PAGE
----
27 November 2010
Out with the old, in with the new?
Posted by Jessica Ball
This is a phrase that comes up every winter, when people start thinking about resolutions for the New Year. (Or geolutions, as the case may be.) But it popped into my head the other day as I was touring the Buffalo Museum of Science.
Growing up in the DC metro area, I was definitely spoiled when it came to science museums, as anyone would who had the Smithsonian in their backyard. I visited the Natural History Museum so often that I could practically lead a tour through it. I remember what my favorite exhibit – gems and minerals – used to look like, before it was remodeled and made more visitor-friendly. It was a lot of showcases, shelves, maybe a few interactive things, but not as full of activities and eye-catching displays as it is now (and a lot of the other exhibits have now been updated in the same manner). Walking through parts of the Buffalo Museum of Science, however, reminded me a bit of the old exhibits at the Smithsonian: very traditional, wood-and-glass cases, shelves, dioramas, and very little interactivity. (Other parts of the museum were very much like the current Smithsonian, however, with lots to do as well as a wealth of information and attractive displays.)
Obviously a science museum (nowadays) has to make an effort to attract and retain the interest of the widest possible audience, and especially children, who are probably not going to be very interested by a diorama in a glass case. But to what extent do you update a museum which in itself is a historical artifact, like the Smithsonian and the Buffalo museums? Is it worth preserving some of the old, potentially less exciting exhibits to show what museum-going was like in the past, or should it all be scrapped in favor of newer, flashier exhibitions? Parts of the Buffalo (and Smithsonian) museums could be seen as quite old-fashioned, but the rooms and old exhibit setups themselves can have historical value.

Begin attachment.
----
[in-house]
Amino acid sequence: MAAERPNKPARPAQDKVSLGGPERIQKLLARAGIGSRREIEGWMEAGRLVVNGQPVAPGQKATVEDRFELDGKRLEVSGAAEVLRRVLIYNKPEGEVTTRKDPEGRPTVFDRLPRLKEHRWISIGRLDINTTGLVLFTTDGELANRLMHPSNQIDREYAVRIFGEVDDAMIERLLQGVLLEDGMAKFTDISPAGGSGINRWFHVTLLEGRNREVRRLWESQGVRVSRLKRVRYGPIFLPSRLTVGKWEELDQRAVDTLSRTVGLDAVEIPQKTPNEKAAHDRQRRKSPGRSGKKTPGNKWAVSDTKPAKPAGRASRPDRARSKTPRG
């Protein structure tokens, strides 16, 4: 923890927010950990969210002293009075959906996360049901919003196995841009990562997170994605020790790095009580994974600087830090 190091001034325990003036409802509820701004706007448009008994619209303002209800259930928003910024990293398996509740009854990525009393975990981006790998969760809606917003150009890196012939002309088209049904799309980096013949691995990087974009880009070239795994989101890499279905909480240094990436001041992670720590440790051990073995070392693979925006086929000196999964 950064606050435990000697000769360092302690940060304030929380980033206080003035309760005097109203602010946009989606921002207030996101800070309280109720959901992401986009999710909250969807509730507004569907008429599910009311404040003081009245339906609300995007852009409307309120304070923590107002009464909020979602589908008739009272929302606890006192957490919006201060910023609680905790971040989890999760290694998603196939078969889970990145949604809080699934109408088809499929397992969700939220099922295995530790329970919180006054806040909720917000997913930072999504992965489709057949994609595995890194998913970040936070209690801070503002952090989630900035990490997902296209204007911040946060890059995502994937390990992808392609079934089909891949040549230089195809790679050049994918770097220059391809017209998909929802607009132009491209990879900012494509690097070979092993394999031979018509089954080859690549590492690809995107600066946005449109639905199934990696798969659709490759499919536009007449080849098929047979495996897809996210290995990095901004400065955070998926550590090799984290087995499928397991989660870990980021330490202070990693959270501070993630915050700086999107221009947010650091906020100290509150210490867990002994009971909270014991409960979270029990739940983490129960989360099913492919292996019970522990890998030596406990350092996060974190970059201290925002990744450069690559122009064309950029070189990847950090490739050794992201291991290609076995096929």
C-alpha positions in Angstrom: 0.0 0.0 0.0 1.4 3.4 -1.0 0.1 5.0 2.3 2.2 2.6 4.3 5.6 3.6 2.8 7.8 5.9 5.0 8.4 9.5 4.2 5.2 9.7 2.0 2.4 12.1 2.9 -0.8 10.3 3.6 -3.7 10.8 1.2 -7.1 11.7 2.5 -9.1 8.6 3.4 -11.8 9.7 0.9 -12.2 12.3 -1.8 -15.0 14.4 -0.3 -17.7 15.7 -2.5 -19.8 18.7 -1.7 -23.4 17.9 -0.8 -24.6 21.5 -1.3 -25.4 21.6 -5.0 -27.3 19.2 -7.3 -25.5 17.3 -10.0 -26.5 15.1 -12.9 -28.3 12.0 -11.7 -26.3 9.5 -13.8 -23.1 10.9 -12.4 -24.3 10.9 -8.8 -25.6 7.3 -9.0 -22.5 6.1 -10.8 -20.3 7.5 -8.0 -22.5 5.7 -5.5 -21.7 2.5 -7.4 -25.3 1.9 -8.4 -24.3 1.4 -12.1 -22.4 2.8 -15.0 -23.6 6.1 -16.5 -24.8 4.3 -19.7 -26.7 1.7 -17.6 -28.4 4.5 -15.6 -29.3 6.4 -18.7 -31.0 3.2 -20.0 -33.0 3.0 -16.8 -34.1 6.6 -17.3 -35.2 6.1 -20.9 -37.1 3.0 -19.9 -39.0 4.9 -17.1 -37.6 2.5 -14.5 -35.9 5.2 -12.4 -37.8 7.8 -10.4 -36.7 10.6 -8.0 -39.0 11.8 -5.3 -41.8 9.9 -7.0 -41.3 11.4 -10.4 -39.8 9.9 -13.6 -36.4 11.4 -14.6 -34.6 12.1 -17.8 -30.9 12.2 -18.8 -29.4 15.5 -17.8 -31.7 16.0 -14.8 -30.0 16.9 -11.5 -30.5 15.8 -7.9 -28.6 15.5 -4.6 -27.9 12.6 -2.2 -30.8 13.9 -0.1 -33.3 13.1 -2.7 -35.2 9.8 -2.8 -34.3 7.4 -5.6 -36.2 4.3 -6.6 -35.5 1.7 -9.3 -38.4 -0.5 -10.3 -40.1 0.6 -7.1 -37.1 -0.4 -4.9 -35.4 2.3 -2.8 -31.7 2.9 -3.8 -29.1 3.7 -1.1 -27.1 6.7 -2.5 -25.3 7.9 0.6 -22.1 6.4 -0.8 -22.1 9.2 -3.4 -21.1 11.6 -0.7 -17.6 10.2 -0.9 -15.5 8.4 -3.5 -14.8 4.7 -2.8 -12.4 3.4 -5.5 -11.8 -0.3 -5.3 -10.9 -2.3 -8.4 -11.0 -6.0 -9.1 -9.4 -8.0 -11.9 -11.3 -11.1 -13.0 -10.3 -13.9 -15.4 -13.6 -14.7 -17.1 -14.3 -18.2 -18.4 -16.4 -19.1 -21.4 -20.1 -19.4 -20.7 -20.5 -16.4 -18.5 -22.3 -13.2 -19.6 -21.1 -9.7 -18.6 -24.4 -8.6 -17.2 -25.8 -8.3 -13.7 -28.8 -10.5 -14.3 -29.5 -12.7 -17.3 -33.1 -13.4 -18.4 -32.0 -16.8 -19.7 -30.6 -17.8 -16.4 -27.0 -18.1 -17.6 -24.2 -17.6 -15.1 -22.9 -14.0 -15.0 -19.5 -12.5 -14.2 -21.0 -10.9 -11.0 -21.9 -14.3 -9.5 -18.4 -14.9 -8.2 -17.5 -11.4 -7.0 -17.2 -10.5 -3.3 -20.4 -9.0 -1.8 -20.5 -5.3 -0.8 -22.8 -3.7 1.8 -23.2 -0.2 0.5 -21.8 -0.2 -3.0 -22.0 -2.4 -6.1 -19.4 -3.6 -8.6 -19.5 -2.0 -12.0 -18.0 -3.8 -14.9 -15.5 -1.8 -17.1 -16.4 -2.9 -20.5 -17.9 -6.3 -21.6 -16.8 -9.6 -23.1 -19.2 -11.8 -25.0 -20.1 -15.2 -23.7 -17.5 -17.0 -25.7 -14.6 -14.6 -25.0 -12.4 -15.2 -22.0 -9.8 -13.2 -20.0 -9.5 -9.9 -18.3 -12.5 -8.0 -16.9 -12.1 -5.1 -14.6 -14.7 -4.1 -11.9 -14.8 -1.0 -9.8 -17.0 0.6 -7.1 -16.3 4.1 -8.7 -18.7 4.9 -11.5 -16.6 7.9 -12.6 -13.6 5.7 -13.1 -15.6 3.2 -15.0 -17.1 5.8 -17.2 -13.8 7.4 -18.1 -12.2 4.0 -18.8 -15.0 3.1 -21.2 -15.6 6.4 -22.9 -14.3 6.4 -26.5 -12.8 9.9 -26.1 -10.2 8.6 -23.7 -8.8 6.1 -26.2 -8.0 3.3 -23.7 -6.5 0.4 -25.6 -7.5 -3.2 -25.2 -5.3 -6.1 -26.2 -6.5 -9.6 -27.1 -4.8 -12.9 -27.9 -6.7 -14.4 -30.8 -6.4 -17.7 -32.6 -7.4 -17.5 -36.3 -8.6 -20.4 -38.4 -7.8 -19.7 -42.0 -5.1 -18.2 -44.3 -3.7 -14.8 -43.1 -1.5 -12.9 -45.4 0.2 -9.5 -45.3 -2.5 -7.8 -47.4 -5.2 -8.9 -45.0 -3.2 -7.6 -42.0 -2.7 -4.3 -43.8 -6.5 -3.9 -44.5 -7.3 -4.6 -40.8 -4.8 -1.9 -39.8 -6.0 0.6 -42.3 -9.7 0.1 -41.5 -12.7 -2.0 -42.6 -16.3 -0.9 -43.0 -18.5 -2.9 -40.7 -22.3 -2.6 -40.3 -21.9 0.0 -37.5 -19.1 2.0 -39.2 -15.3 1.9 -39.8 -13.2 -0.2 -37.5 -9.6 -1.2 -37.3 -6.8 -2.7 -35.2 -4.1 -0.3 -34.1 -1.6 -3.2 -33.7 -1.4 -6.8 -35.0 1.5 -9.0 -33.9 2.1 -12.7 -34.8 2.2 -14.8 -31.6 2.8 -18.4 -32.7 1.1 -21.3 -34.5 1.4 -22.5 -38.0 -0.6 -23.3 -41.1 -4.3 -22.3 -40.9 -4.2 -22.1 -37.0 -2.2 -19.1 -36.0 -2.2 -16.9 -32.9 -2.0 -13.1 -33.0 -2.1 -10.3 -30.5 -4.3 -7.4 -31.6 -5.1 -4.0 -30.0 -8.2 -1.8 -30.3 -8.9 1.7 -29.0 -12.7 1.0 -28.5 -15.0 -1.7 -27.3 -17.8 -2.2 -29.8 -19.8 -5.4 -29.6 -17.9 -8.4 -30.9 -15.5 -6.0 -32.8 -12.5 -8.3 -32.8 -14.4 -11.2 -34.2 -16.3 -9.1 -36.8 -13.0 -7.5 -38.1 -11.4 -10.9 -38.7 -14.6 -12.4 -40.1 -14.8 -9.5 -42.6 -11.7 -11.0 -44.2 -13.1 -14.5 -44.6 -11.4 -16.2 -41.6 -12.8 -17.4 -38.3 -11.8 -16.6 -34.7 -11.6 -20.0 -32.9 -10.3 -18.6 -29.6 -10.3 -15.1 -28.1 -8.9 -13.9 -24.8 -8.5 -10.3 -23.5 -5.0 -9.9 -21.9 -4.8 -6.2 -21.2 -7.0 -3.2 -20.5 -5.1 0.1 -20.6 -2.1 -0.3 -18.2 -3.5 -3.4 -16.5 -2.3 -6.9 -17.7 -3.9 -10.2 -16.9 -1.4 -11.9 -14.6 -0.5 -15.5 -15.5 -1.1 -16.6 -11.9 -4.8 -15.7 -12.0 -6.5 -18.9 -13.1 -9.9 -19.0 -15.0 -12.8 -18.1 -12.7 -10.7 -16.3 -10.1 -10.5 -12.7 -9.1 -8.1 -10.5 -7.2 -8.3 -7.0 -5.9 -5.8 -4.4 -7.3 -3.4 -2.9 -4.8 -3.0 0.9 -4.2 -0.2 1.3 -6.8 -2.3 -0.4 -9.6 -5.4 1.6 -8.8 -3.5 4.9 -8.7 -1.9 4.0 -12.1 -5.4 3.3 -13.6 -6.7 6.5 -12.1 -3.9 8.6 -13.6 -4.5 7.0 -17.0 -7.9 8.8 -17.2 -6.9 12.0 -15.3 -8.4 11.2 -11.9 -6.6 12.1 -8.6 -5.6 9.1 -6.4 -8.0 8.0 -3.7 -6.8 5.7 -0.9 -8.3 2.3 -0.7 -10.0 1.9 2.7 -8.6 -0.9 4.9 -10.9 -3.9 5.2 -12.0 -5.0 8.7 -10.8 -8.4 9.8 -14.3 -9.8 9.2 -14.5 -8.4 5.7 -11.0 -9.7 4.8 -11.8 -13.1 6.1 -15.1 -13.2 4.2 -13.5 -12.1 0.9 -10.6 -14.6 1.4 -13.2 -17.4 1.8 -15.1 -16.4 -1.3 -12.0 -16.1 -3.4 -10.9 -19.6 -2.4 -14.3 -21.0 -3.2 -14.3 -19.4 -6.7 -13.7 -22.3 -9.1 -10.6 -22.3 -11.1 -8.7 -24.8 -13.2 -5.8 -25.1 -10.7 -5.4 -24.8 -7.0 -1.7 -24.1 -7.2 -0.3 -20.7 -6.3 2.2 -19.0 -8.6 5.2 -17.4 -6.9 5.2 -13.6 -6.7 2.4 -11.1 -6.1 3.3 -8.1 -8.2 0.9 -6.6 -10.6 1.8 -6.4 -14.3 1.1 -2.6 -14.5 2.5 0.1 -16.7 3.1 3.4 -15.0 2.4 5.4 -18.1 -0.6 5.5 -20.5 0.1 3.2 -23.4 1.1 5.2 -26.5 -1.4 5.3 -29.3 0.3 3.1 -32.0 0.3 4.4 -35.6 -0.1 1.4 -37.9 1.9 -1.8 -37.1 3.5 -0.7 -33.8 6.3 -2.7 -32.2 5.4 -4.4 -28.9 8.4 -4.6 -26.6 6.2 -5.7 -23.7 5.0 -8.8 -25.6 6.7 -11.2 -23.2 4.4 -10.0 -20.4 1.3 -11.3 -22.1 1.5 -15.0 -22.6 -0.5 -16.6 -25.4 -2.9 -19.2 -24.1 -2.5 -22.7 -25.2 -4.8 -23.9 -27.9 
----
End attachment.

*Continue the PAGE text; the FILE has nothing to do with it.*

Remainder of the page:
I suppose part of it comes down to money: if a museum isn’t attracting enough people to support itself, then the historical has to give way to the modern. Not being trained in museum curation myself, I can’t speak to whether studies have been done on this particular subject, or whether it’s something that has to be addressed on an individual level. Does anyone have experience with this update vs. preserve conundrum – or is it generally not an issue?
I long for the old Museum of Geology at the Colorado School of Mines. It was 10 or so rows of 6ft high wood and glass cases packed to overflowing with various gems and minerals from the world over. Each piece was tagged with a typed (type-writer) note of when, where and what.
The new museum at CSM is great, but I just can’t seem to lose myself like I could in the old museum.
My favorite case was the one containing the Serpentinite group.
If you’re ever in Golden, CO, take time to visit the free museum at CSM.
I was struck by the same thoughts going to the Field Museum in Chicago in May. They have room after room of old-school displays — essentially animal specimens from around the world that were collected (and stuffed) in first half of 20th century. I found it very interesting and valuable to see how it was done many decades ago. But, maybe this is getting to meta? A museum about a museum.
As a former science teacher (with a geology major) who is just finishing a major in Museum Studies, your thoughts about museums are very pertinent. You’re quite right that the modern emphasis on interactivity is largely marketing driven, although there is also a body of studies that shows increased learning, retention and engagement when the experience is participatory. It’s interesting (to me) to consider the two directions that art museums are moving towards: one is interactivity, and the other is creating spaces for quiet contemplation of the art. I think there is a group of people – and we probably all grow up to become scientists – for whom contemplating case after case of minerals, butterflies (I remember the awesome oval gallery of butterflies in the NY Natural History Museum) or mammal specimens is akin to the same immersive experience that some people find in art. Modern museum thought is well aware of the need to appeal to different learning modalities, but they can’t forget the bottom line. You might find this post interesting: http://museumtwo.blogspot.com/2010/11/month-at-museum-part-2-marketing-not.html#